|In or about 1980, Richard Tshabalala passed away intestate and was survived by his seven children and his wife, Paulina Tshabalala. During his lifetime, he was issued with a regulation 8 certificate of occupation for the property he then resided on, by the West Rand Administration Board. (“the Board”) The certificate contained the names of all seven of his children.
Five years after Richard’s passing and with the consent of the Board, his rights of occupation of the property were ceded to his wife who accepted the cession and transfer of his rights, title and interest in the certificate.
Some eleven years later, Paulina ceded all her rights and interest in the property to her son (“Fana”) who was married in community of property to the First Respondent in the matter. The property was subsequently registered in their names in terms of section 5 of the Conversion of Certain Rights into Leasehold or Ownership Act 81 of 1988 Act (“the Act”). At the time, the father of the Third Applicant, and the Second Applicant herself signed as witness to the deed of cession.
This matter was brought before this court for the following relief:
- That the title deed number over the immovable property concerned in the matter, and held in the names of Fana and the First Respondent be cancelled;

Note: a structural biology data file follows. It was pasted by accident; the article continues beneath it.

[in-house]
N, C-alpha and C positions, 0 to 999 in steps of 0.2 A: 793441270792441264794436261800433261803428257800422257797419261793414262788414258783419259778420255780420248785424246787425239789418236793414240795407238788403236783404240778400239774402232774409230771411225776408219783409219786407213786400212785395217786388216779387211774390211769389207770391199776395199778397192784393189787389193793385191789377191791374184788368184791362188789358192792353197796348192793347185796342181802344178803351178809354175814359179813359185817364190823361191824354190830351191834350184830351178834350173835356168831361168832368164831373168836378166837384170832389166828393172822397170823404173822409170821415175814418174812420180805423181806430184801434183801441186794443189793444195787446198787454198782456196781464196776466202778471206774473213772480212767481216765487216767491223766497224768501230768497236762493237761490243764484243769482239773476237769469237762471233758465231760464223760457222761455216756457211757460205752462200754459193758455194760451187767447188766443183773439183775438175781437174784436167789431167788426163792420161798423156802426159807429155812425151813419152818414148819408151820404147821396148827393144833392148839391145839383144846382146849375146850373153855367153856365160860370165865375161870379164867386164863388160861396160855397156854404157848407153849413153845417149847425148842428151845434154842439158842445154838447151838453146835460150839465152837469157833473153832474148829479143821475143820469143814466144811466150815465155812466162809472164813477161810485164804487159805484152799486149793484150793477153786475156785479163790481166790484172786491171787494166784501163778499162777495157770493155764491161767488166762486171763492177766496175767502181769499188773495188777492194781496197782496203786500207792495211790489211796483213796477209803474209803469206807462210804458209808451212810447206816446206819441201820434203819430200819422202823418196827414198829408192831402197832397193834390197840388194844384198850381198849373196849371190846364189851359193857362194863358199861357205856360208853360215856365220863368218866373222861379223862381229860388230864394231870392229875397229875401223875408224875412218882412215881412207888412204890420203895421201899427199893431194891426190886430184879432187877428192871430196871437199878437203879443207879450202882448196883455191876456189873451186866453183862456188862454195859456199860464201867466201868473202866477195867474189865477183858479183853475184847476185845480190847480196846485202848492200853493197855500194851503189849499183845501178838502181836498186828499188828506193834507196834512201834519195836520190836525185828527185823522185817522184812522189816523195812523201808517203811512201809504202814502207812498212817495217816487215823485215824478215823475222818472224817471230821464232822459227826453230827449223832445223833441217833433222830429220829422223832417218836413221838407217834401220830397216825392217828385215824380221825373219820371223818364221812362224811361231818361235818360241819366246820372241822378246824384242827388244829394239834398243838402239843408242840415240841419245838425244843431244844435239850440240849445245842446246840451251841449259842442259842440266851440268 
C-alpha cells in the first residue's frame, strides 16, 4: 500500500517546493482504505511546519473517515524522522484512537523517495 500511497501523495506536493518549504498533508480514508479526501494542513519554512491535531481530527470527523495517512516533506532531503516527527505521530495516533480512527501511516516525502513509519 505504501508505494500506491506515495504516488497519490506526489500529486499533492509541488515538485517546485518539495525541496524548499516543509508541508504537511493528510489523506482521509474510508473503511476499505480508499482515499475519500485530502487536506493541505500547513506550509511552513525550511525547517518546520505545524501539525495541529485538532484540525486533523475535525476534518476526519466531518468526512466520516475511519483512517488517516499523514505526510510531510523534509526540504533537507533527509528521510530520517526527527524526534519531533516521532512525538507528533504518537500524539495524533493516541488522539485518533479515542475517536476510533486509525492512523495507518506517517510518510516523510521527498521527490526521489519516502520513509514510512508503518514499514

- That the Department of Housing and Director General’s decision to allocate the property to Fana and the First Respondent be reviewed and set aside; and
- That the matter be referred back to the Department of Housing and Director General in order to determine the rightful claimant to the property.
The Applicants made the following averments:
- That Paulina never ceded her rights and interest in the property to Fana and the First Respondent, but that she executed a Will wherein which she bequeathed the property to all her children in equal shares;
- That the ownership of the property to Fana and the First Respondent was obtained without the knowledge of the Applicants, and that the title to the property was obtained fraudulently and unfairly, in that Fana and the First Respondent failed to disclose the Applicants’ interest in the property to the Department of Housing;